New rules when it comes to food

There will be reduced indoor capacity, an outdoor seating area and mobile-ordering for the fall semester

Emily Flamme, News Editor

COVID-19 has created unique challenges for dining, so at Quinnipiac University there will be many differences for on-campus dining during the fall 2020 semester, including reduced capacity for indoor spaces, an outdoor tented dining area and grab-and-go options. 

Chef-inspired menus with fresh, healthy, and sustainable options will continue, but there will be modified hours and new practices for safe serving, physical distancing and more frequent enhanced cleaning,” said Chuck Couture, resident district manager of Quinnipiac Dining. 

Measures in compliance with the Centers for Disease Control (CDC) guidelines will be in place. There will be marked pathways with signs that guide students throughout the dining hall. Face coverings are required in the dining areas except when students are eating and drinking. There are also plexiglass barriers between the employees and customers. The dining halls will close twice a day for 30 minutes for sanitation. On weekdays, the dining halls will close for cleaning from 10:15 to 10:45 a.m. and 2:30 to 3 p.m. On the weekends they will close from 2 to 2:30 p.m. 

Lauren Hamilton, a sophomore law and society major, said the guidelines will only work if students are serious about them. 

“I fully believe that the only way for students to follow the rules is to remind them that if we don’t all try to work together then we will be sent home,” Hamilton said.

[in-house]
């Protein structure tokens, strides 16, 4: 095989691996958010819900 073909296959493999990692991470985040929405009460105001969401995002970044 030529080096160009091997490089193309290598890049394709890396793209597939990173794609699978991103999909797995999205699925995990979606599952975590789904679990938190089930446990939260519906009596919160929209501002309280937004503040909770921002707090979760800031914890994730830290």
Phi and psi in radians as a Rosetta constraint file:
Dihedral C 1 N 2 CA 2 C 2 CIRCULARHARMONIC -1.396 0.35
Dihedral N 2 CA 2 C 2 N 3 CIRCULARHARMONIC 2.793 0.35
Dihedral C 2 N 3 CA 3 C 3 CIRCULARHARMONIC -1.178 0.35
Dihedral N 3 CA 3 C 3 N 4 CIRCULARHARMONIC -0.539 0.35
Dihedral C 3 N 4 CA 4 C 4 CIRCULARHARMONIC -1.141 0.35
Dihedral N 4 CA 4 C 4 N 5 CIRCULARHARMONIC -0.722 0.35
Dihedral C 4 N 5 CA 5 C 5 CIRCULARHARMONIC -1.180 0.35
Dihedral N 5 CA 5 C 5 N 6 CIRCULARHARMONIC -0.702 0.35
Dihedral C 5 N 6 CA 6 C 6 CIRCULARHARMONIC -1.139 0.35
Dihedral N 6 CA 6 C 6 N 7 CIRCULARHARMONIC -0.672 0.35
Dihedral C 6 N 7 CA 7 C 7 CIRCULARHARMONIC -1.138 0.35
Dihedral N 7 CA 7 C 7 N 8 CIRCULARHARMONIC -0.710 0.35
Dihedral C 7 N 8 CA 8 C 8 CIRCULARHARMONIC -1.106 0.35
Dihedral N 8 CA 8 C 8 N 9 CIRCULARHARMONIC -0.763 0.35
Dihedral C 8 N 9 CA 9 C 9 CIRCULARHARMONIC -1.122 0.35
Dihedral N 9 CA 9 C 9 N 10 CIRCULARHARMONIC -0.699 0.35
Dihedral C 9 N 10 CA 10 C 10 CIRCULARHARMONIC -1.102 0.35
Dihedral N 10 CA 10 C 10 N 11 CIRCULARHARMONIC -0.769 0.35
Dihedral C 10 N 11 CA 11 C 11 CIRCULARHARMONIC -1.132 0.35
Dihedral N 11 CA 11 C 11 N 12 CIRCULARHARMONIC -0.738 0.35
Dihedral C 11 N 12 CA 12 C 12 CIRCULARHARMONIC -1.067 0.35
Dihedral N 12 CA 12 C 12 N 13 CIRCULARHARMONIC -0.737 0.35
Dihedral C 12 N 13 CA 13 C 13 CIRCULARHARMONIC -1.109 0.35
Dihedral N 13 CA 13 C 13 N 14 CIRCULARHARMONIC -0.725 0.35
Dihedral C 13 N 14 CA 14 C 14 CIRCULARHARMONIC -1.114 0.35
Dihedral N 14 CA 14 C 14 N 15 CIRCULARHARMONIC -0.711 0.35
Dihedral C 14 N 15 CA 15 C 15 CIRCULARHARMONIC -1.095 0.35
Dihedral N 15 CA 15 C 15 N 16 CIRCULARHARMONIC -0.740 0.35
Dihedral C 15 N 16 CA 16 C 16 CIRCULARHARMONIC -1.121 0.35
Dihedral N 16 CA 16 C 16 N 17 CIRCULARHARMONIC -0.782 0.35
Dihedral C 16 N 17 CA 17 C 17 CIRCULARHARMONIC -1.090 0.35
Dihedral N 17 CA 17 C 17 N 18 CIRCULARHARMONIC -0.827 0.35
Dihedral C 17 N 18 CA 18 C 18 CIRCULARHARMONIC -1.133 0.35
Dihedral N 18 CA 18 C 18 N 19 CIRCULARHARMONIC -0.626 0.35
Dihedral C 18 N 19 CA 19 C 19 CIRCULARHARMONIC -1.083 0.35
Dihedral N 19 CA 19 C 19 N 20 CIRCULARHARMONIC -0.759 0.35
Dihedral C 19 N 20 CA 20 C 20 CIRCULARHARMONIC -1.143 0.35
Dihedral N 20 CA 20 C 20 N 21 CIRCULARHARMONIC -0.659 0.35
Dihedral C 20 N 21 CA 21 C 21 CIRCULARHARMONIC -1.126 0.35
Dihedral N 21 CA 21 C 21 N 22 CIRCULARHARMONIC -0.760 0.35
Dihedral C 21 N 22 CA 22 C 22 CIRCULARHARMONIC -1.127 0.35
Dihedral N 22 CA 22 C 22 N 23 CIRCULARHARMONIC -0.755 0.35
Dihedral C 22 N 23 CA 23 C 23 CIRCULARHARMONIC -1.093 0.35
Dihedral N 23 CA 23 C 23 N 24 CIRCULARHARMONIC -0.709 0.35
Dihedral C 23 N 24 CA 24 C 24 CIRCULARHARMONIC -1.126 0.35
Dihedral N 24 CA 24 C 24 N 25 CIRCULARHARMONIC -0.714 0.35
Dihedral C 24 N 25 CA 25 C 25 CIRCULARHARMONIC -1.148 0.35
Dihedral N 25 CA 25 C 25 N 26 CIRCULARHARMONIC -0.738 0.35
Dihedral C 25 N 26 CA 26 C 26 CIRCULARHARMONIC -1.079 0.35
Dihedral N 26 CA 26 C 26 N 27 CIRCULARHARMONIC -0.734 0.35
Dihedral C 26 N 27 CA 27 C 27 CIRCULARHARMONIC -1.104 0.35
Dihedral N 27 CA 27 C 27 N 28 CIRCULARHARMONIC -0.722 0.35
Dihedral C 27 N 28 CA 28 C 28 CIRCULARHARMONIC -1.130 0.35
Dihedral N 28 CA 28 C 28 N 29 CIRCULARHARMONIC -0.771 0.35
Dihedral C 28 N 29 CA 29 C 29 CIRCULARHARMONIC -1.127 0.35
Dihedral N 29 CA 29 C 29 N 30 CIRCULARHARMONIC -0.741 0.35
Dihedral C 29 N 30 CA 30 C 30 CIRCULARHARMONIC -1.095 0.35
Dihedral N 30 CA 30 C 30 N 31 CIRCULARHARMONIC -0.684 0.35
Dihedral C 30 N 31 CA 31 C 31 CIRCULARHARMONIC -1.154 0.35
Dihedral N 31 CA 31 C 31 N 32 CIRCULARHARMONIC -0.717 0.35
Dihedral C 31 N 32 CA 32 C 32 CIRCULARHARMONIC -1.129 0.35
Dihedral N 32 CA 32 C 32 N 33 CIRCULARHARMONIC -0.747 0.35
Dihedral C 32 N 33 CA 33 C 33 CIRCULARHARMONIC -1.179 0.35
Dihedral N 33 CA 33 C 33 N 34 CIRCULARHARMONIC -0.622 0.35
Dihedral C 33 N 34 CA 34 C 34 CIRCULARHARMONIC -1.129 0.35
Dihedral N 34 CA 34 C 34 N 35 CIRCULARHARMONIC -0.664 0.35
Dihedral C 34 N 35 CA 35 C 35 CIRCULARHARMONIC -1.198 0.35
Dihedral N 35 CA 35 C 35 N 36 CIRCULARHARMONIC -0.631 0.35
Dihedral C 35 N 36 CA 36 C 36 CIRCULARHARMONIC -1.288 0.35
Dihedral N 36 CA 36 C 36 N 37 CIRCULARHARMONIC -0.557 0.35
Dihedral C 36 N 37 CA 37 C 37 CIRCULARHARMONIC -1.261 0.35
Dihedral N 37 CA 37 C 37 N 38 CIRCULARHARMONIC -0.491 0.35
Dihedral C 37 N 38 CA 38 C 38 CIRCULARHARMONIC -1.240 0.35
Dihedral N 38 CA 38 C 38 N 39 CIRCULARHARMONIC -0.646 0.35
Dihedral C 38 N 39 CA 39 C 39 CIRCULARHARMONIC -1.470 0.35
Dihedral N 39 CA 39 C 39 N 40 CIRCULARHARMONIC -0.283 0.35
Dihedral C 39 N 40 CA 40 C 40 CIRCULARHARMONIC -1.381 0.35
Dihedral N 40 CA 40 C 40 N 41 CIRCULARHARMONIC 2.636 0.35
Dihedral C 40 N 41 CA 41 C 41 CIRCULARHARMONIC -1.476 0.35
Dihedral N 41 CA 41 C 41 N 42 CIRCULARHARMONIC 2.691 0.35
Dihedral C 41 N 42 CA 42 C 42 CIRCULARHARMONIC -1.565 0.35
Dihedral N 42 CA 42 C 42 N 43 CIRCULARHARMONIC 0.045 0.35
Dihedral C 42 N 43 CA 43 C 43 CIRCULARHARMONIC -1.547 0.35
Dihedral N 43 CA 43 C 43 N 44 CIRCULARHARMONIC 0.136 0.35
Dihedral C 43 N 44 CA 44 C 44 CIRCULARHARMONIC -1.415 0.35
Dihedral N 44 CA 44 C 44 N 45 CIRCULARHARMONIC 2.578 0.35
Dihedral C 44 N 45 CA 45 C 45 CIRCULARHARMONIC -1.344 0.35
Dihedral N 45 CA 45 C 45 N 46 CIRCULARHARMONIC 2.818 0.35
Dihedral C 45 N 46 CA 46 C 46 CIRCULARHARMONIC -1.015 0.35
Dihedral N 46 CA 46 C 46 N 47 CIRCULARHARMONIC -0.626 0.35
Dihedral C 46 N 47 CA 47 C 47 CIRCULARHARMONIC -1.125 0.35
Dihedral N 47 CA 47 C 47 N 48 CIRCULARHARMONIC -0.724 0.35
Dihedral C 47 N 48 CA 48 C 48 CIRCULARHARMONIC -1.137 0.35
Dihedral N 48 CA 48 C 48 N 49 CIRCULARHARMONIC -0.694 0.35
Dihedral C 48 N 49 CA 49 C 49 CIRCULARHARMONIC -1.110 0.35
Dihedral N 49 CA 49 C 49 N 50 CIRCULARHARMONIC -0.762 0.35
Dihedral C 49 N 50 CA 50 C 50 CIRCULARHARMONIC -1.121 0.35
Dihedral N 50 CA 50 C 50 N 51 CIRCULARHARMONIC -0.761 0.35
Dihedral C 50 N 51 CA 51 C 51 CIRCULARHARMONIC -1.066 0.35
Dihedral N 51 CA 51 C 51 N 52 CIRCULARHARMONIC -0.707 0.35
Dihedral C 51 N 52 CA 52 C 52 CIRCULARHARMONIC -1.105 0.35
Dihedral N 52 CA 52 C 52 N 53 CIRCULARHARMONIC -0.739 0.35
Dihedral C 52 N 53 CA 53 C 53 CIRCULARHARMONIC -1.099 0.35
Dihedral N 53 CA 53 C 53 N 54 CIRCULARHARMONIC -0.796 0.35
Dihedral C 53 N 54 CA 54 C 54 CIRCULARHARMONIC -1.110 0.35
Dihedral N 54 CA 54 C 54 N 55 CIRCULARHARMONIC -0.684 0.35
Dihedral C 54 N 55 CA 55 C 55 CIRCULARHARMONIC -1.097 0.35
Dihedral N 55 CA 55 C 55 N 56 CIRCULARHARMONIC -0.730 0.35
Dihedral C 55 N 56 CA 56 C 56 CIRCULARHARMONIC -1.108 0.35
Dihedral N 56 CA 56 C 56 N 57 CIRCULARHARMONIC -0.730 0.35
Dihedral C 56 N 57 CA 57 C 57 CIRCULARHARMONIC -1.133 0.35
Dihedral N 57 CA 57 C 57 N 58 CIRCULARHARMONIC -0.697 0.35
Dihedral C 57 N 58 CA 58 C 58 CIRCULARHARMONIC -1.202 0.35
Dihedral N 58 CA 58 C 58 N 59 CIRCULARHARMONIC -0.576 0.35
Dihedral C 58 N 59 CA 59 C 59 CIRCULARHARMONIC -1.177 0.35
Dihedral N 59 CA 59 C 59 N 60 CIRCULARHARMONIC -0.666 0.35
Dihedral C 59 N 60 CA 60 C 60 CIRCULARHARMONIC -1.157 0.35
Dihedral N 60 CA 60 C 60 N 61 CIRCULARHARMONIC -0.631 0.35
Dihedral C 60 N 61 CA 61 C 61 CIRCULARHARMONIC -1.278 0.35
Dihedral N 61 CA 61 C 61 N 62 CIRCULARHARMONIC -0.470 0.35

The capacity of the halls is reduced to approximately 33% to encourage social distancing. With that in mind, Quinnipiac Dining is working on creating an outdoor tent space where students can sit and eat. The pub on York Hill will also be used for additional seating since Connecticut guidelines state that bars cannot open as of right now.

Connor Lawless

To help account for the reduced amount of people in the dining halls, grab-and-go options will be available. 

“Just as we have become accustomed to more frequent take-out dining at home, Quinnipiac Dining will offer Boost online ordering for all venues,” Couture said. 

 Boost, an app which was introduced in the spring 2020 semester and was only available for Starbucks and Au Bon Pain, will be accessible for all dining options so students can browse the menus, customize their orders and pick it up according to their schedule. 

Starbucks, Au Bon Pain, Revolution Noodle Sushi and the Bobcat Den will be limited to mobile orders to help with social distancing. 

“There will also be an option to order convenience store items through Boost for pickup from the Bobcat Den and York hill dining halls,” Couture said. 

Hamilton said that utilizing Boost for dining this semester is a smart decision, but she has some concerns about it.

“When Boost launched last semester with Starbucks, the wait for lines for orders were incredibly long and in some cases, the app didn’t even receive the order,” Hamilton said. “I hope that with the new ordering system they can address the issue.”

CDC guidelines do not allow self-serve items, so vegetable salads, fruit salads and parfaits will be pre-packaged for students to easily take from the cafe. The Chobani yogurt bar will be available as a breakfast option at Bowl Life. 

The dining hall employees are hired by Chartwells, a company separate from Quinnipiac, so its policies and guidelines slightly differ. While students and faculty will regularly be tested throughout the semester, Quinnipiac dining employees will complete wellness check-ins as well as temperature checks before each shift. 

“If any associate exhibits any of the known symptoms, we do not allow them to work that day and recommend that they get tested for COVID-19,” Couture said. 

Hamilton said although the semester will look different, it’s an adjustment students will be able to make. 

“I think students will follow the rules for the most part,” Hamilton said. “It’s a group effort and if we mess up as a student body, then we suffer the consequences and are sent home, and I think we can all agree we want to make it to the spring semester.”